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Using a QCD may significantly increase your tax savings under the new higher standard deduction. However, not everyone is eligible to do a QCD, and if you are, there are certain rules that apply.
What is a qualified charitable distribution (QCD)?
A QCD is a distribution from an IRA that goes directly to a qualifying charity and is not included in the taxable income of the IRA owner. A QCD cannot be made from an employer plan. A QCD can be up to $100,000 a year, per individual. Under the new tax law, QCDs are more valuable than ever.
1. Either an IRA owner or a beneficiary can do a QCD. The individual must be at least age70 ½ at the time of the transaction. Reaching age 70½ later in the year is not enough. Bothspouses can do a QCD when each spouse does the QCD from their own IRA.
2. A QCD can be made from an IRA, an inactive SEP or SIMPLE IRA, or a Roth IRA. Only pre-tax amounts can be used for a QCD, which makes the use of Roth funds veryunlikely. The QCD must be a direct transfer to a qualifying charity. A check payable tothe charity but sent to the IRA owner will qualify as a QCD, as will a check written from a“checkbook IRA” to a qualifying charity. If an IRA owner receives a check payable to themfrom their IRA and then later gives those funds to charity, that is not considered a QCD.
3. A charity must be a qualifying charity. It cannot be a donor-advised fund or a privatefoundation. A gift to a charitable gift annuity will also not qualify. A QCD to a charity where theIRA owner has an outstanding pledge will qualify and will not create a prohibited transaction.The QCD must satisfy all charitable deduction rules. If a distribution to a charity is more than$100,000, the amount over $100,000 is taxable to the IRA owner and is deductible on theowner’s income tax return. The excess amount cannot be carried over to a future tax year.
4. A QCD can satisfy a required minimum distribution (RMD). It is not limited to theamount of the RMD, but is capped at $100,000 a year. If an RMD is more than $100,000, anyamounts in excess of the QCD are taxable to the IRA owner.
5. The IRA custodian has no special tax reporting for a QCD. The QCD will be reportedon Form 1099-R as a regular distribution. The IRA owner will include the QCD amount on line15a of Form 1040. On line 15b, they will exclude the amount of the QCD and put the lettersQCD on that line. The amount of the QCD is thus excluded from the owner’s taxable income.The IRA owner also cannot take a charitable deduction for the QCD amount.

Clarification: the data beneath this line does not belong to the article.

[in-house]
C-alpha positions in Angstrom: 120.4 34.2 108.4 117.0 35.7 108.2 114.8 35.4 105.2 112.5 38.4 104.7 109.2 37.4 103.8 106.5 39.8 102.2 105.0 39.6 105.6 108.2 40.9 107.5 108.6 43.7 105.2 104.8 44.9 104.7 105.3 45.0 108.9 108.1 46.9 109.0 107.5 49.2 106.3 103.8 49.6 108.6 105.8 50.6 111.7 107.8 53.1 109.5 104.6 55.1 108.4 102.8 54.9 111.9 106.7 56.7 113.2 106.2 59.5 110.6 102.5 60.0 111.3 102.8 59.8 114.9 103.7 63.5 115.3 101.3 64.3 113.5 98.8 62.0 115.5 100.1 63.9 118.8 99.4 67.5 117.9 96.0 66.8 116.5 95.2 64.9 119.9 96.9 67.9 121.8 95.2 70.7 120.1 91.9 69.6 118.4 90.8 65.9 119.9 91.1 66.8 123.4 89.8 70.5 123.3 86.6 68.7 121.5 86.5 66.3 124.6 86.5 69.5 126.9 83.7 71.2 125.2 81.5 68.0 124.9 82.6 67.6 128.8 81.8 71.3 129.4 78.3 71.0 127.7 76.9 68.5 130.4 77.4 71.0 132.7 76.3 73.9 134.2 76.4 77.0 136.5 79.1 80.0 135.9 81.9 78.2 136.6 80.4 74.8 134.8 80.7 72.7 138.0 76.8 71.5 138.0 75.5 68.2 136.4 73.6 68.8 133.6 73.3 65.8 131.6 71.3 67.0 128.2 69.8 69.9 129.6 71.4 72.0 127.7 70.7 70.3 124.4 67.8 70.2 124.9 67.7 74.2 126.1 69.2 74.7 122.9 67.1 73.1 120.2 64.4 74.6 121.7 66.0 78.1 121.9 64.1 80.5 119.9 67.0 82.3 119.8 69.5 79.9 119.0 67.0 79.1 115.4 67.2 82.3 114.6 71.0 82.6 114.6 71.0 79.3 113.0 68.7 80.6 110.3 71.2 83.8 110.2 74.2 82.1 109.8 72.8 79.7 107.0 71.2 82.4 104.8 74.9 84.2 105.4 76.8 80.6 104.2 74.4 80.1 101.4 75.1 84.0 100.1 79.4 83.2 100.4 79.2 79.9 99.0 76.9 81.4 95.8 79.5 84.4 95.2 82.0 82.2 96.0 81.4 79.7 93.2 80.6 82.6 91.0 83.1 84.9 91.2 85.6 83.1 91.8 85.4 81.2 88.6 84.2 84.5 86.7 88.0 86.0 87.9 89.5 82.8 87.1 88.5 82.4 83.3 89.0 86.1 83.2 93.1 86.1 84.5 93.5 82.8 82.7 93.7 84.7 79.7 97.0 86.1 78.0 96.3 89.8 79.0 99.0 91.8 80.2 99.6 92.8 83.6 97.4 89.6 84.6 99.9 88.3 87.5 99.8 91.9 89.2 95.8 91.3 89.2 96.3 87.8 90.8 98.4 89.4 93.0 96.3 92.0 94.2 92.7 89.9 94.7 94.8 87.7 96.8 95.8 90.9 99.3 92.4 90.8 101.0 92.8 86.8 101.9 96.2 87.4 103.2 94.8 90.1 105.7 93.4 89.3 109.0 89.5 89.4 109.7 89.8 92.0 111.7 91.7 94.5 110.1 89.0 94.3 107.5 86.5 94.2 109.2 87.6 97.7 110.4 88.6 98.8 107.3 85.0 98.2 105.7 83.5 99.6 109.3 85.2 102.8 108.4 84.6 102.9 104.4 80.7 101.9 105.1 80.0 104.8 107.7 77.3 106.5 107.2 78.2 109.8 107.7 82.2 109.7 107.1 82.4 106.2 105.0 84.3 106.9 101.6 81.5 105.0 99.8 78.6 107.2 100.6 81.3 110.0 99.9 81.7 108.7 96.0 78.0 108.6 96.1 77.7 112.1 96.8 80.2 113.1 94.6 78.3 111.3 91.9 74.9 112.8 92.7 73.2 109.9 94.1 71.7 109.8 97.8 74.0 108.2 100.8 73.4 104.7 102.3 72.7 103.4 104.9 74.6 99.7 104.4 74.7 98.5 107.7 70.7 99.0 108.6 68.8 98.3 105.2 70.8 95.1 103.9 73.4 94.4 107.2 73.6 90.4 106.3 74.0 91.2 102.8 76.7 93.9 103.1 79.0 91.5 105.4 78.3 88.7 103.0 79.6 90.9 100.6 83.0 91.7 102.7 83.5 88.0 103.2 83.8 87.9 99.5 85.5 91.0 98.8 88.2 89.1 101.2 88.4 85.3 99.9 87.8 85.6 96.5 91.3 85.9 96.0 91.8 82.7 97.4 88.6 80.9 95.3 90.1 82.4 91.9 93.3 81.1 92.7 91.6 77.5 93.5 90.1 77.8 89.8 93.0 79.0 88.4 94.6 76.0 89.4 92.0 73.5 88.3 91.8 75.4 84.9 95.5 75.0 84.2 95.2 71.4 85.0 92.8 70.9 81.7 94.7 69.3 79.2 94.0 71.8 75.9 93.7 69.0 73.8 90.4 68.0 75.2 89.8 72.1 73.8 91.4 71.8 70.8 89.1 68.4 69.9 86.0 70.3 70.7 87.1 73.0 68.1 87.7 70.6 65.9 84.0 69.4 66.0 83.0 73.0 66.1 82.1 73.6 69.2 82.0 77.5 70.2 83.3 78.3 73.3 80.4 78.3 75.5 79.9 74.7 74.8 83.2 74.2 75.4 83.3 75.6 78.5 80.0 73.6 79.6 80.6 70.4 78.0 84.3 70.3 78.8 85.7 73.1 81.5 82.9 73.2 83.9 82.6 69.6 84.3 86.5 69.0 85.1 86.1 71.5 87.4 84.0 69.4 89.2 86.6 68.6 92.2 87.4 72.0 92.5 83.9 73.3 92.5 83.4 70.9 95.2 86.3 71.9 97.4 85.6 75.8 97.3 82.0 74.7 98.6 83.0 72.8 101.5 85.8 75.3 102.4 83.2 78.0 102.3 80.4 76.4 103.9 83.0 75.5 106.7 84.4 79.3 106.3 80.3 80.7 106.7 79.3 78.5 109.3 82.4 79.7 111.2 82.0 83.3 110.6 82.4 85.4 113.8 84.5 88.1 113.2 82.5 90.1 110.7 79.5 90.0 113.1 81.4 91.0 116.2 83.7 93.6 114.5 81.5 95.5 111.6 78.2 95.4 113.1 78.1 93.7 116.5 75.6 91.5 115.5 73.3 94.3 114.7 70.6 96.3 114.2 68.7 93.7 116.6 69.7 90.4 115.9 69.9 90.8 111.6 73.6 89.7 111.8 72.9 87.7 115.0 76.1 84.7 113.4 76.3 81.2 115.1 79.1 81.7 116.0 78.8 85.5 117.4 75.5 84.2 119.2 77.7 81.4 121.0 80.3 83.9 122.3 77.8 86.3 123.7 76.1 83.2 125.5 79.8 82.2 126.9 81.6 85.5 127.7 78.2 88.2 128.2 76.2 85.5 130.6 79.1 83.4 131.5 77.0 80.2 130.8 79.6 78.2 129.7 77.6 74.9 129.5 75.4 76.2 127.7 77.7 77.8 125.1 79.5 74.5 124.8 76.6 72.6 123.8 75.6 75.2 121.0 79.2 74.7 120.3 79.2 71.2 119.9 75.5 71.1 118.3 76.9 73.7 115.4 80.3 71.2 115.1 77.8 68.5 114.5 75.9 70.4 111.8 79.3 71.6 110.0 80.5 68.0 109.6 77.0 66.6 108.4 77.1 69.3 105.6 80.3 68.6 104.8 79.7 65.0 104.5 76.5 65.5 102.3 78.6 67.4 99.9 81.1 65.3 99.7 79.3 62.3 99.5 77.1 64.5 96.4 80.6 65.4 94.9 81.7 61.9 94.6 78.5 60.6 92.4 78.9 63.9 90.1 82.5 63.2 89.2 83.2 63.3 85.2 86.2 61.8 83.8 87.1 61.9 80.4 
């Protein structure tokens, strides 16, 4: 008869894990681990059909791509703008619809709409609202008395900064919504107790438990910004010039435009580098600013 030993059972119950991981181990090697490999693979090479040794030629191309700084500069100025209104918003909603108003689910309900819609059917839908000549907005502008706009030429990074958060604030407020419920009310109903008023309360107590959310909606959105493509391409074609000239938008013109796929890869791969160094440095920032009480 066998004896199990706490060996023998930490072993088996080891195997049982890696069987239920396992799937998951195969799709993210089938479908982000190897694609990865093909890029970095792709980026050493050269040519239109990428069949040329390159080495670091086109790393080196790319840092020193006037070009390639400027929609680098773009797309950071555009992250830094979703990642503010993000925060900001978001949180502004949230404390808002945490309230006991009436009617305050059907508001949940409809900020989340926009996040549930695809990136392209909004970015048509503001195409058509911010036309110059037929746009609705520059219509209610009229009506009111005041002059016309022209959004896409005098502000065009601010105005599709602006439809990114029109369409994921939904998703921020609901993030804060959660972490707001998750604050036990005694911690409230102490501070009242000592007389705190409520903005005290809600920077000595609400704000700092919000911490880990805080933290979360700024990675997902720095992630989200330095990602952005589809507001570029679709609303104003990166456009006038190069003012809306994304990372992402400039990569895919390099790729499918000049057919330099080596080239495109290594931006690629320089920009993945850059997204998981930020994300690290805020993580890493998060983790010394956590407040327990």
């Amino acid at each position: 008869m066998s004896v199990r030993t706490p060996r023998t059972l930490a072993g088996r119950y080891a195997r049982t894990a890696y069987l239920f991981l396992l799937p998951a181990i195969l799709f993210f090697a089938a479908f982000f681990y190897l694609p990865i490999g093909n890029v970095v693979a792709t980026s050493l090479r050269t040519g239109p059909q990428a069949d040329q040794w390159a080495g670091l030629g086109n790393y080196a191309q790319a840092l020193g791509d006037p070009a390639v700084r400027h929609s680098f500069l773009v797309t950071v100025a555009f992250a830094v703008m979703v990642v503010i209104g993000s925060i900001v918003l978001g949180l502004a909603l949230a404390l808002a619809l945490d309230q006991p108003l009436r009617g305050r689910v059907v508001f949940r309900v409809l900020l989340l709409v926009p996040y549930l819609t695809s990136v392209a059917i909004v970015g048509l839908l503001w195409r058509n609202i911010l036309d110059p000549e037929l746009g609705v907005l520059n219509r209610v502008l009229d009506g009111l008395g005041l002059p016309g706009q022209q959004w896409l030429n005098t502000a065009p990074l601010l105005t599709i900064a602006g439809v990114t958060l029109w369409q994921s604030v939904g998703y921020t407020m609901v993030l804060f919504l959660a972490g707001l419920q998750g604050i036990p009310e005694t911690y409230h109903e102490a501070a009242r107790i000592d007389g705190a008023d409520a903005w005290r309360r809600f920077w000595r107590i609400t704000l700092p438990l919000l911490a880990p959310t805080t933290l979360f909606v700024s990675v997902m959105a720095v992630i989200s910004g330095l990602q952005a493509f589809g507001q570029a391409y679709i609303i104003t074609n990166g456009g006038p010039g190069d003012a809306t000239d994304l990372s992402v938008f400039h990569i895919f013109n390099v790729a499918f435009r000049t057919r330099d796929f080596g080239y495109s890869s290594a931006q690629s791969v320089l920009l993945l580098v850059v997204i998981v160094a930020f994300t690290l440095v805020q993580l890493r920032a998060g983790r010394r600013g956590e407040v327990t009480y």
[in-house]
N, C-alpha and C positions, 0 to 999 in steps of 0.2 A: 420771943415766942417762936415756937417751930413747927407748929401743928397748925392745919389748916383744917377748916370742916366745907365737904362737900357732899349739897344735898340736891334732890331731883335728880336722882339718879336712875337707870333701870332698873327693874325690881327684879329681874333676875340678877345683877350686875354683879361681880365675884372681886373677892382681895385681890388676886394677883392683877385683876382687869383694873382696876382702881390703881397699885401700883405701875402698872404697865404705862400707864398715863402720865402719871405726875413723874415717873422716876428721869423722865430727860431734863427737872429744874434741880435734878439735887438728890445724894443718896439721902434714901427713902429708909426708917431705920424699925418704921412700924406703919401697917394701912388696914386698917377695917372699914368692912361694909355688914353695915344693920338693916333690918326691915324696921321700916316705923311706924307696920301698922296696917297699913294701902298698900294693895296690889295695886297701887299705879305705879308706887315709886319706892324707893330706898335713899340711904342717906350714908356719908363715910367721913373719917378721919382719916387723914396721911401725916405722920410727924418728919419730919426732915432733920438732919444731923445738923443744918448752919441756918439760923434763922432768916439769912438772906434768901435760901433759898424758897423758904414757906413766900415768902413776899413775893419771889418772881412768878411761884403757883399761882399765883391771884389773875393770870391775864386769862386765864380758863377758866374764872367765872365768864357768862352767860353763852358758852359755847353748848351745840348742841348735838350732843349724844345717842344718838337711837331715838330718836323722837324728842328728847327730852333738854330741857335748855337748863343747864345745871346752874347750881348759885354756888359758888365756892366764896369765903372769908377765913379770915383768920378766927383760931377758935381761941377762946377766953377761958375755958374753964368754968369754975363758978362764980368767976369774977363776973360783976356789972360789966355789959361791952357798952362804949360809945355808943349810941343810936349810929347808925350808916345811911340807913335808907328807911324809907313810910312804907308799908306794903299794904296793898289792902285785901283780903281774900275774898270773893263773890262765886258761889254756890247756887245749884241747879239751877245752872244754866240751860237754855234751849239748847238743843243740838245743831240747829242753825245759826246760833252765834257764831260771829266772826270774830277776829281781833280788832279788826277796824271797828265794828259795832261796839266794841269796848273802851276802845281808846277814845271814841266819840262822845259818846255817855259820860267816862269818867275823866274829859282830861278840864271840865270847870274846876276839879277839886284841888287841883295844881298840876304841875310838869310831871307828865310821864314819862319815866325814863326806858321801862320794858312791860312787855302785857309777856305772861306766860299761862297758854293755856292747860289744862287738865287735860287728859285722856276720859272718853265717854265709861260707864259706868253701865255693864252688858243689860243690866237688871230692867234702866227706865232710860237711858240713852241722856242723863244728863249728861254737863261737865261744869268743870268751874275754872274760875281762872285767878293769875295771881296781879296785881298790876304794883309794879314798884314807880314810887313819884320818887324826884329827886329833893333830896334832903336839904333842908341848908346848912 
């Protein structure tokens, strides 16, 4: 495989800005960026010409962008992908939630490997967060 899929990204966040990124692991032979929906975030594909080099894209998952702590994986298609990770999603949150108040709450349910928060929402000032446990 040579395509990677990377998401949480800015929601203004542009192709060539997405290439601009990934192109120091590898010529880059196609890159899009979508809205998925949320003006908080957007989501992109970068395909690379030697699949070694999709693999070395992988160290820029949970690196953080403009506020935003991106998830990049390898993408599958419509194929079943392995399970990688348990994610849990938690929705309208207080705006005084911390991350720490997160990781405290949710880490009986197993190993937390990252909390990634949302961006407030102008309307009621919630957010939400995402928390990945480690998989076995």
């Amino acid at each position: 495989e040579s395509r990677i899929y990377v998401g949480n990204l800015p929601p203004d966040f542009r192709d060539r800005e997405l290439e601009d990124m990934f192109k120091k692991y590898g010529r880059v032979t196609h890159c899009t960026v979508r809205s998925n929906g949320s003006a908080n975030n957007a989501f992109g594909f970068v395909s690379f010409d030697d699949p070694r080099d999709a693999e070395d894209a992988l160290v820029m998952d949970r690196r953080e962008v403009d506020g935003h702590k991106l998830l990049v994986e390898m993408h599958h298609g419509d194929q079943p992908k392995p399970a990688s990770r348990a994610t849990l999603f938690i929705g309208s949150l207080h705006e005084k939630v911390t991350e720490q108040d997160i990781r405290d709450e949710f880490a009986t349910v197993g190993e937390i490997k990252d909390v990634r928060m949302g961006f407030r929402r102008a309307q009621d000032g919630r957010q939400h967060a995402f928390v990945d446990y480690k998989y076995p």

For more information on QCDs and other key areas of retirement planning, click here to contact the office nearest you.
Preparing for retirement can be overwhelming, and between tax, estate, insurance, and investment planning, some important aspects of your financial plan can be easily overlooked if you’re not working with a competent professional. A qualified financial advisor can help you ensure that all items are being considered, but not all advisors are created equal. So how do you decide who to work with?
With endless options available, choosing a financial advisor can be difficult. However, there are certain qualities to look for to help you narrow down your choices and make sure you find a qualified advisor that best fits your needs.
Why do you need a financial advisor? Today’s financial landscape is as complicated as ever. A good financial advisor can help you navigate this complexity so that you can make educated, informed decisions on what is best for you and your family.
1. Ask for references. Ask your CPA or estate planning attorney. In many cases, they already have a working relationship with a financial advisor. You should also consider asking friends and family members for a recommendation if they are in a similar stage of life and financial situation.
2. Don’t overemphasize credentials. It seems as though there are many credentials available to financial advisors. Some credentials require significant levels of education, passing scores on exams and adherence to strict codes of professional conduct. Many credentials, however, can be earned with virtually no effort or education at all. The bottom line is that the decision of what financial advisor to hire should be made based on more than just the letters after their name.
3. Find a specialist. The term “Financial Advisor” is highly generic and can be used to describe many different types of professionals in the financial services field. When shopping around, find an advisor who specializes in your area of concern. If you had a heart problem, would you rather see your family doctor or a cardiologist? The same principle should apply to your financial advisor.
4. Ask about education/training. Most financial advisors routinely participate in what are called “advanced training” classes. Many times these classes are heavy on sales training and light on “real” education. If you really want to know what your advisor has studied, ask to see the manual from the last educational conference he or she attended. If it has more sales information than technical information... Beware!
5. Don’t be afraid to get a second opinion. Your IRA, 401(k) or other retirement account may be the largest single asset you own. If you’re not sure about the advice you’ve been given, don’t be afraid to get a second opinion. If an advisor tells you that there’s no need for one, they’re probably not confident in the information and recommendations they provided to you in the first place.
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